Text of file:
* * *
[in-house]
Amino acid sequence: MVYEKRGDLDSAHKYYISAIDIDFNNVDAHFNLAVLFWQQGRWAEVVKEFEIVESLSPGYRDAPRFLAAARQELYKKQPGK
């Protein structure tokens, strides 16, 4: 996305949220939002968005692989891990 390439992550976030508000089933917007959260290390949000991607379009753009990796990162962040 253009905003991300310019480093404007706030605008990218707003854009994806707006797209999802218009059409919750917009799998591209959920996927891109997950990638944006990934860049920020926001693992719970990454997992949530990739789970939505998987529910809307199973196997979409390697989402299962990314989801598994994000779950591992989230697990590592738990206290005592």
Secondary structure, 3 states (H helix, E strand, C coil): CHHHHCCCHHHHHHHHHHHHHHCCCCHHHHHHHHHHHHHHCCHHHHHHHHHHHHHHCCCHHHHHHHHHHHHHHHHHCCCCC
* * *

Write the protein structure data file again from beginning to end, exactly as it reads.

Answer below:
[in-house]
Amino acid sequence: MVYEKRGDLDSAHKYYISAIDIDFNNVDAHFNLAVLFWQQGRWAEVVKEFEIVESLSPGYRDAPRFLAAARQELYKKQPGK
């Protein structure tokens, strides 16, 4: 996305949220939002968005692989891990 390439992550976030508000089933917007959260290390949000991607379009753009990796990162962040 253009905003991300310019480093404007706030605008990218707003854009994806707006797209999802218009059409919750917009799998591209959920996927891109997950990638944006990934860049920020926001693992719970990454997992949530990739789970939505998987529910809307199973196997979409390697989402299962990314989801598994994000779950591992989230697990590592738990206290005592």
Secondary structure, 3 states (H helix, E strand, C coil): CHHHHCCCHHHHHHHHHHHHHHCCCCHHHHHHHHHHHHHHCCHHHHHHHHHHHHHHCCCHHHHHHHHHHHHHHHHHCCCCC